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It seems that many people went back to other sightseeing spots such as Kyoto and Nara just because they were going on a trip.At that time, it was basically a walking trip, so it is said that long people traveled for about three months.
Since traveling costs money, there is a system in which ordinary people form an organization called "Ise Ko" to save money and send representatives to worship every year, and the representatives also receive the prayers for the participants of the lecture and return home. did.
It was Ise's master who was following such a travel system.I went to the lectures all over the country and received the first ear fee by putting the bills and calendars on the lectures, and when the lectures came to visit Ise, I gave a grand hospitality kagura at my own house.
When visiting Ise becomes popular, even if a servant suddenly suddenly escapes, only going to visit Ise is often allowed as a "visit".
It is a virtue to operate (give and give things) to travelers who do not have such money, and it seems that it was an era when it was easy to travel because the operations along the way were also actively carried out.
It's very forgiving.
Futami → Ise Jingu Geku (Toyore Daijingu) → Ise Jingu Naiku (Kotai Jingu) → Asamadake
Futami is a popular area with Meotoiwa and Futamiokitama Shrine, which consist of two large and small rocks tied with shimenawa.
In the olden days, Misogi was bathed in Shiomizu, but nowadays it is made Misogi by visiting Futamiokitama Shrine.
The deity is Sarutahiko Okami.
At Futamiokitama Shrine, you can also receive "Pure Salt Purification" at Goreisomukushiokusa, which is collected from around Kodama Shrine.If you pray, you may feel more motivated to visit.
The god of ritual is Toyouke no Omikami, the god of food and industry.
After visiting Goshogu, be sure to visit Tagamiya, Domiya, and Kazenomiya in the Bekkyu.
There are also jurisdiction companies in the area, so if you have time, please take a closer look.
The road from the outer shrine to the inner shrine is currently wide, called Miyuki Road and Mikimoto Road, but in the Edo period, there was only the "Old Town Road", and people at that time headed for the Naiku through the Old Town Road. It was.
It is also called "Ainoyama" along the ridge, and it was one of the five major entertainment districts of the Edo period, and it was also a base for transmitting cultures such as Furuichi Kabuki and Ise Ondo.
Only the Mayo Ryokan, which was a teahouse at that time, retains the remnants of those days, but the inscriptions quietly convey the prosperity of those days.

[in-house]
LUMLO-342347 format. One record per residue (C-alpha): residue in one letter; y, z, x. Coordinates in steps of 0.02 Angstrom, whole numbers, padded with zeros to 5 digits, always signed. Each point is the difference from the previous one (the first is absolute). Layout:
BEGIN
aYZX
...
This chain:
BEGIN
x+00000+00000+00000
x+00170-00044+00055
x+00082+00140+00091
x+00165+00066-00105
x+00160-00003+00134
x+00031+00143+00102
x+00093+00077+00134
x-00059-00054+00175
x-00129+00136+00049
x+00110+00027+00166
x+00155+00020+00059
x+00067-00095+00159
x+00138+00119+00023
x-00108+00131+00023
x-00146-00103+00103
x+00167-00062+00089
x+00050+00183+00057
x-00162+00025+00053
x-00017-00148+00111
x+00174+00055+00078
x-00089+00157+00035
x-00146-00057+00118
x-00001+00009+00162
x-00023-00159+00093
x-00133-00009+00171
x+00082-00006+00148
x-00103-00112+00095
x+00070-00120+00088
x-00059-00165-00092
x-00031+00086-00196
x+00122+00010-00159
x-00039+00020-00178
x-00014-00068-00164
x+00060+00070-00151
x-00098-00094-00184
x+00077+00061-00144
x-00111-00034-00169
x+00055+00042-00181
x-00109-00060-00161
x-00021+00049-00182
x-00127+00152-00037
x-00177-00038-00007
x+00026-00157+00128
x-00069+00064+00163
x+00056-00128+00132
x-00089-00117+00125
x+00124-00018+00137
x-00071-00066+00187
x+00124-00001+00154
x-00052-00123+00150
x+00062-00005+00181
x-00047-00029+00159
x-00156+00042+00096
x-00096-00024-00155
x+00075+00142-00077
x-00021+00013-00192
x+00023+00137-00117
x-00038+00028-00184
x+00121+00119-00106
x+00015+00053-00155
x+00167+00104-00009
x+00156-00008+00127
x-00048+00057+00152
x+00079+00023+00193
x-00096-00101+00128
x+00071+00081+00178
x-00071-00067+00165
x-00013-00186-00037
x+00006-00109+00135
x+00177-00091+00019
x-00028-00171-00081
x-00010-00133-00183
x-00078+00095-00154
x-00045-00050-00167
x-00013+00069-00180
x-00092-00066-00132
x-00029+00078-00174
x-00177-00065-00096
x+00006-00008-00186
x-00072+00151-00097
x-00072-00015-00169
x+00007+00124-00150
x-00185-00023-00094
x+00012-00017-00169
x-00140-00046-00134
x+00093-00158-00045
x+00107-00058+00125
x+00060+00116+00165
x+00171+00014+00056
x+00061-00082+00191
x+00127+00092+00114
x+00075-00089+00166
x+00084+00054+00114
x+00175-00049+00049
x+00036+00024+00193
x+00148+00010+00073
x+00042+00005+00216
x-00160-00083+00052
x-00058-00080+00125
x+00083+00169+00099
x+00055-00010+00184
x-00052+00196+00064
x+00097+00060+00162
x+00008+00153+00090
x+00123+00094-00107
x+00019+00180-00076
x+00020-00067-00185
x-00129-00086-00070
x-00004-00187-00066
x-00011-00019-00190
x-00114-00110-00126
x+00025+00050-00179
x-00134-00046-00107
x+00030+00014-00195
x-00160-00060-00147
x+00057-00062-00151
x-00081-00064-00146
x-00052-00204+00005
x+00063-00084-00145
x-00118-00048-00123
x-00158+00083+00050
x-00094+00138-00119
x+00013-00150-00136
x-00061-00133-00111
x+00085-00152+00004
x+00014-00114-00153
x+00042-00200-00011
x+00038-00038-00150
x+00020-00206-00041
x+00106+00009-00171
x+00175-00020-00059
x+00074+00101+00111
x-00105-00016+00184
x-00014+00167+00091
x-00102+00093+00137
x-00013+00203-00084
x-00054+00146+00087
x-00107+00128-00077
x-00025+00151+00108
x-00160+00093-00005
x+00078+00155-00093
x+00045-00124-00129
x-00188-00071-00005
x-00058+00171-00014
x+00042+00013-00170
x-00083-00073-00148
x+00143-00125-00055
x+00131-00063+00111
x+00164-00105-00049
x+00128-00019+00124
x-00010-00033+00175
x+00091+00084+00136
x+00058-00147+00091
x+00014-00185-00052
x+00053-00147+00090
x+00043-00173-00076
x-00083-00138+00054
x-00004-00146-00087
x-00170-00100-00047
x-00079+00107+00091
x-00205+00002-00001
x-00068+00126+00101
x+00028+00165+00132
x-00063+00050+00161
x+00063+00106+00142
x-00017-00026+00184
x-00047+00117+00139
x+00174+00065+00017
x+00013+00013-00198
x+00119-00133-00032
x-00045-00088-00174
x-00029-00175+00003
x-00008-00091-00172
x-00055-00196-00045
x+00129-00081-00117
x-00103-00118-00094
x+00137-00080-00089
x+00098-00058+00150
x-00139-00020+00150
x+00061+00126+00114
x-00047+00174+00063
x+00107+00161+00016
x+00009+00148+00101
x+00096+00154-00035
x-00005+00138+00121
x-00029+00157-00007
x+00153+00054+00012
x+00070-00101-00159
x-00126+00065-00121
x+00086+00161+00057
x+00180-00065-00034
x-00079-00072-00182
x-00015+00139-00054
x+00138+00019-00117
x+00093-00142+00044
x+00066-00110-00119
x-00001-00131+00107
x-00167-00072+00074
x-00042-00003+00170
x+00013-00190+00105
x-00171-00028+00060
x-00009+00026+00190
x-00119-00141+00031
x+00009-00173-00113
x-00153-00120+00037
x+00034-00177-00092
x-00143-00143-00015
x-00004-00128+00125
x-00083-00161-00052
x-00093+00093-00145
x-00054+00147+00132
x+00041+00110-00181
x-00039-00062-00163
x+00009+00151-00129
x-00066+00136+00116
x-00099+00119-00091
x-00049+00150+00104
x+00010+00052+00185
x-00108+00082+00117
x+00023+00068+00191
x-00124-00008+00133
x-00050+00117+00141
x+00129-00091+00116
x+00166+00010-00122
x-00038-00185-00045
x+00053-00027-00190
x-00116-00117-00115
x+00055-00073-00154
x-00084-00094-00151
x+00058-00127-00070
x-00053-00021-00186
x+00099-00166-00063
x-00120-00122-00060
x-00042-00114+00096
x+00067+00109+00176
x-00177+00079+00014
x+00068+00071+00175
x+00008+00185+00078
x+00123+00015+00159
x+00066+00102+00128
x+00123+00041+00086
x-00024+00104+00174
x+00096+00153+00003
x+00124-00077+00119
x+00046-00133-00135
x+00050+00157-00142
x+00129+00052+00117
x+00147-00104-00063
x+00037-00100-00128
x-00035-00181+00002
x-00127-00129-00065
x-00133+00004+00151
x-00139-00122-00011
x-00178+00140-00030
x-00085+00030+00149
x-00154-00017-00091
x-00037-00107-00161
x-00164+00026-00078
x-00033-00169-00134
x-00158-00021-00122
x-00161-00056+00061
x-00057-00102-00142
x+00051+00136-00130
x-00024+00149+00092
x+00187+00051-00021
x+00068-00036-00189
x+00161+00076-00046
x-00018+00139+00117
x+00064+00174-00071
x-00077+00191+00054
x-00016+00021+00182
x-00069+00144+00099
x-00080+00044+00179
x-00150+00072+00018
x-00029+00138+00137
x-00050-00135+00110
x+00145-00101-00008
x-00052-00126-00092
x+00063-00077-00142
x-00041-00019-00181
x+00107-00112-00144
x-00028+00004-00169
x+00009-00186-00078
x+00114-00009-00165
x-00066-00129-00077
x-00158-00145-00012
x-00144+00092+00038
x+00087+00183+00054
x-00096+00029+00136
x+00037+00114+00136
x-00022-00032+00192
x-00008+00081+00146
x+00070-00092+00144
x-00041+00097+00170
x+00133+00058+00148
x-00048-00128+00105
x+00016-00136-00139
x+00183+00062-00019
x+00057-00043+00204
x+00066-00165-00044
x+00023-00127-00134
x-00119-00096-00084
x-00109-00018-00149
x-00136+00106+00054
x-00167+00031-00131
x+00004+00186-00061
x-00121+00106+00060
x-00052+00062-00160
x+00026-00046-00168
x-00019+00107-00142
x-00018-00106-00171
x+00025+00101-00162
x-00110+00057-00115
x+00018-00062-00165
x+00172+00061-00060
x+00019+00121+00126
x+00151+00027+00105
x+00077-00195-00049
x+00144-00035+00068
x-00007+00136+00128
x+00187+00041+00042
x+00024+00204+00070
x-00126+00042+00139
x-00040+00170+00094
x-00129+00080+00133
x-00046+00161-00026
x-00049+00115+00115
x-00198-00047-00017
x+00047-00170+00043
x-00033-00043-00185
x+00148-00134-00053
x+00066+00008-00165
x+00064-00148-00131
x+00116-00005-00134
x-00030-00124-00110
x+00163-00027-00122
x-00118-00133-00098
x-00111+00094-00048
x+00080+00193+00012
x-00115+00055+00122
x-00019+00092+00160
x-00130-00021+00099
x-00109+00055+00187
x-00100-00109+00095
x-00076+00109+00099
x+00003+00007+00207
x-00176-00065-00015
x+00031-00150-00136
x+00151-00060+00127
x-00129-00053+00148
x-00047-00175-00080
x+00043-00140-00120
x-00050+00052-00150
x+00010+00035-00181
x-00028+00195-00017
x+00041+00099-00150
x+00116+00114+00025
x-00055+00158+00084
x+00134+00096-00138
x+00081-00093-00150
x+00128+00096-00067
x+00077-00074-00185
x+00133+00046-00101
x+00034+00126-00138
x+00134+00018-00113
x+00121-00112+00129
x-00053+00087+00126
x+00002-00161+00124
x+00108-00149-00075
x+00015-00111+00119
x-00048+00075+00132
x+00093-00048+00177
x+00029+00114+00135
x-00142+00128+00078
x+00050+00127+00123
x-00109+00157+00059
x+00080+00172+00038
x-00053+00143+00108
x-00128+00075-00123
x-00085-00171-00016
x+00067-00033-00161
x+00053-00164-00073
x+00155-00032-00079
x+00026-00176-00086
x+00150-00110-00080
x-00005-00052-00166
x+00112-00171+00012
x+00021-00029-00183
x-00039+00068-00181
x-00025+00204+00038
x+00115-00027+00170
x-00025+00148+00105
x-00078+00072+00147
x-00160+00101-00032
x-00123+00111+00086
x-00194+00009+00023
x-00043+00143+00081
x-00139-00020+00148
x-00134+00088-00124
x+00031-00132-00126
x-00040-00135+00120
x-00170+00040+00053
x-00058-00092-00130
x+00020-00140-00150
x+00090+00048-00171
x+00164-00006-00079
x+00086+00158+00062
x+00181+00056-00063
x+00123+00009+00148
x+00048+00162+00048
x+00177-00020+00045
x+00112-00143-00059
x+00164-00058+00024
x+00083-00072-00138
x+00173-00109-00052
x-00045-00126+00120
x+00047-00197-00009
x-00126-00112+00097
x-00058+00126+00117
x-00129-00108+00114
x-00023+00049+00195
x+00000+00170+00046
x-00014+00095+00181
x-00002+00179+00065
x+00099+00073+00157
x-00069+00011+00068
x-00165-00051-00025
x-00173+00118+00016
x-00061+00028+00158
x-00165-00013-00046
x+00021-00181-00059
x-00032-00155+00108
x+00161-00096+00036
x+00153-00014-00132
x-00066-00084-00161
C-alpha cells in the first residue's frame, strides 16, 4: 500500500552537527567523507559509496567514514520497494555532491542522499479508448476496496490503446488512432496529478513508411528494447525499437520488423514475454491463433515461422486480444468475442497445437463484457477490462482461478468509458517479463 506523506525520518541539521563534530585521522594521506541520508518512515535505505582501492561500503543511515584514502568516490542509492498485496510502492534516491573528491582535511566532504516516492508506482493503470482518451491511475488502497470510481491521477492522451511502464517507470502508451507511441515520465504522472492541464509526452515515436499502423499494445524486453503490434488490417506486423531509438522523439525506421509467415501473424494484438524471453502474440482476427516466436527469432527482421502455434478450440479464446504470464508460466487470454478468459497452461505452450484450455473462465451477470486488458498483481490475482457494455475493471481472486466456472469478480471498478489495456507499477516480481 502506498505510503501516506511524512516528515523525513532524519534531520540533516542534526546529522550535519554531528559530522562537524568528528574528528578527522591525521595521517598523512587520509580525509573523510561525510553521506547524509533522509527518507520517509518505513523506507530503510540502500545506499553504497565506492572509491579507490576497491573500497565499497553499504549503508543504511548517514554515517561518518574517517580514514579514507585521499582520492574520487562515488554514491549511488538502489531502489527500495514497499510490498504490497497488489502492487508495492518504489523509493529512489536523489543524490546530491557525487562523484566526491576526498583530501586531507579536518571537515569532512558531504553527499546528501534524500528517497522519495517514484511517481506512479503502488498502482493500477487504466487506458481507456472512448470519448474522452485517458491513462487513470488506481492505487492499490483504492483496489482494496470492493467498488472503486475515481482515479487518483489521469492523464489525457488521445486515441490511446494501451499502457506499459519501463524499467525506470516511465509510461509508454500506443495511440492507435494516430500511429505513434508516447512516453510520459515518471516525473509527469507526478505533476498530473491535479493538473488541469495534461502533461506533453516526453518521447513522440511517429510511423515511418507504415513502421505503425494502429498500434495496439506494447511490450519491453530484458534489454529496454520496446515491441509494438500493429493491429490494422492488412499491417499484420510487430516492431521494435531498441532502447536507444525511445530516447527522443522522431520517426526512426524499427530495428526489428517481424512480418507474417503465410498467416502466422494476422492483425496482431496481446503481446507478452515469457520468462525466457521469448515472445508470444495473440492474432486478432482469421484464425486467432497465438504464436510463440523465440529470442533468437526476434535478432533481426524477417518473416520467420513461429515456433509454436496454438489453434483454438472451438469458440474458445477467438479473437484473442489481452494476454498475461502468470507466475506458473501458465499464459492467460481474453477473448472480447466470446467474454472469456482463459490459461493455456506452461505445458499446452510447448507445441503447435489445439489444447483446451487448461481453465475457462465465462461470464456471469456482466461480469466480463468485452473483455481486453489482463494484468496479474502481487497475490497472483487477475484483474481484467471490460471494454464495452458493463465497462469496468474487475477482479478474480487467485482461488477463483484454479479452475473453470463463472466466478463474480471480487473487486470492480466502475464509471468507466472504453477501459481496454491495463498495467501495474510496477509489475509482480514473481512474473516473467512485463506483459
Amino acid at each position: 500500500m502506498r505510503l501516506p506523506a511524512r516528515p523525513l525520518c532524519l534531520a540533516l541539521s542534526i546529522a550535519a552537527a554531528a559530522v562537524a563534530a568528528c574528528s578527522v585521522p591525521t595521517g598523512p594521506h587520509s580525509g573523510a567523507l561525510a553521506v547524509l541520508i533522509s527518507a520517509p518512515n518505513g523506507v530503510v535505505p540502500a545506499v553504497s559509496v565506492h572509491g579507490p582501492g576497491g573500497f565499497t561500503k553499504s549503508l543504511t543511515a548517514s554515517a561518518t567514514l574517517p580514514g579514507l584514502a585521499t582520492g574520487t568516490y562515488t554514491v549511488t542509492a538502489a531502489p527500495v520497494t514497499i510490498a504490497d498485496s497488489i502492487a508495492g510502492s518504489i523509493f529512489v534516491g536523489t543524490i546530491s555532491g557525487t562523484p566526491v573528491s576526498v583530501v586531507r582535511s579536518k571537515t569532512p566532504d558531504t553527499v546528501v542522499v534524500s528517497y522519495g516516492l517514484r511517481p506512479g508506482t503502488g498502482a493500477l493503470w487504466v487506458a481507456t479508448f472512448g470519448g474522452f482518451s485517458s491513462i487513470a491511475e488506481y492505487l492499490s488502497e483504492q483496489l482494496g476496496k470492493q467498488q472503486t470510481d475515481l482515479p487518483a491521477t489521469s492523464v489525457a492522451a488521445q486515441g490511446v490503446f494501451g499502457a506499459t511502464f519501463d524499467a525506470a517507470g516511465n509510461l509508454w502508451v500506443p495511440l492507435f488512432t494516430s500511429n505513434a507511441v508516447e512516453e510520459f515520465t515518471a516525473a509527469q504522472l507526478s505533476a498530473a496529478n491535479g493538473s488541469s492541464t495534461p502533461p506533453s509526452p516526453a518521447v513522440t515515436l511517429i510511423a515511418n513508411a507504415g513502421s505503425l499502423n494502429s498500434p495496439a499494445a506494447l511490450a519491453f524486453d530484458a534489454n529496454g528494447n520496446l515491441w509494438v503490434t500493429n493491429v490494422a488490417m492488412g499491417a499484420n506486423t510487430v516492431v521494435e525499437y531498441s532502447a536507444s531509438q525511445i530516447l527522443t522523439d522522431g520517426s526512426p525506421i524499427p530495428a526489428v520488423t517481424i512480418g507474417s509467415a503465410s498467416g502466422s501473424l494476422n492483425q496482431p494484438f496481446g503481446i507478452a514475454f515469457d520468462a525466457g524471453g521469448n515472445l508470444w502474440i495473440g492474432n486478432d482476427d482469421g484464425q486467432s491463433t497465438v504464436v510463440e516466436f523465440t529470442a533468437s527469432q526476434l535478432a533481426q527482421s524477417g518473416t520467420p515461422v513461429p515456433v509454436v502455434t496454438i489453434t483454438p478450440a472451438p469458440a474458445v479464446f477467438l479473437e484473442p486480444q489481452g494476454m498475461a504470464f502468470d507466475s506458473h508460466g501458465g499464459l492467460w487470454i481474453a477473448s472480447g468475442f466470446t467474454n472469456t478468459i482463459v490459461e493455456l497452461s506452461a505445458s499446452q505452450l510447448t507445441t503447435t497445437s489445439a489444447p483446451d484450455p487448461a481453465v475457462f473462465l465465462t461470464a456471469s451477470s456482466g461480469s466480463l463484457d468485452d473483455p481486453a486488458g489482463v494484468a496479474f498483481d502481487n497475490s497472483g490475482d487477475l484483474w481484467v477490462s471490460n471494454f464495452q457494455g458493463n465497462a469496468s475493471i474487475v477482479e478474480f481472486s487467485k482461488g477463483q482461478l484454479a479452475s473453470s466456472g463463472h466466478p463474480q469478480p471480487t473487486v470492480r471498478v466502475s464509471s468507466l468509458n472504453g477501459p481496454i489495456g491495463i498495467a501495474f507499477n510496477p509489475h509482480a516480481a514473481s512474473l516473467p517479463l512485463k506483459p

The deity is Amaterasu Omikami, who is considered to be the general deity of the people.
After visiting Goshogu, be sure to visit the Aramatsuri Shrine and Kazahi Prayer Palace in the Bekkyu.
Compared to Ise Jingu and Geku (Toyore Daijingu), Ise Jingu and Naiku (Kotai Jingu) have more jurisdictions in the area, so if you have time, please take a closer look.
It is a temple that is said to protect the demon gate of Ise Jingu.
The main hall is a nationally designated tangible cultural property.Gohonzon is one of the three major Kokuzo Bosatsu in Japan.
After visiting the main hall, head to Okunoin.In the Ise region, there is a custom called "Take-miri," which is a memorial service for the deceased by building a stupa made of square lumber in Okunoin.
On both sides of the road leading to Okunoin, stupas with a height of XNUMX to XNUMX meters are erected endlessly, making it a sight unlike any other in Japan.
Chozuya means "a place for Misogi to purify the mind and body," and washing hands and mouth is a simplification of the Misogi ritual.
1. First, hold the cassotte with your right hand and wash your left hand.
2. Hold the cassotte in your left hand and wash your right hand.
3. Hold the cassotte in your right hand again and use your left hand to store water and rinse the mouth.
4. Wash your left hand again.
5. Clean the handle of the cassotte with the last remaining water and return it to its original position.
Generally, two worships, two clappings, and one worship are the manners of worshiping at a shrine.
1. Correct your posture in front of God.
2. Make a deep bow called "worship" that flattens your back.
3. After putting your hands together at chest level, move your right fingertip slightly down.
4. Spread your hands about the width of your shoulders and hit "Kashiwate" twice.
5. Return the fingertips to their original positions and bow deeply again with "gratitude".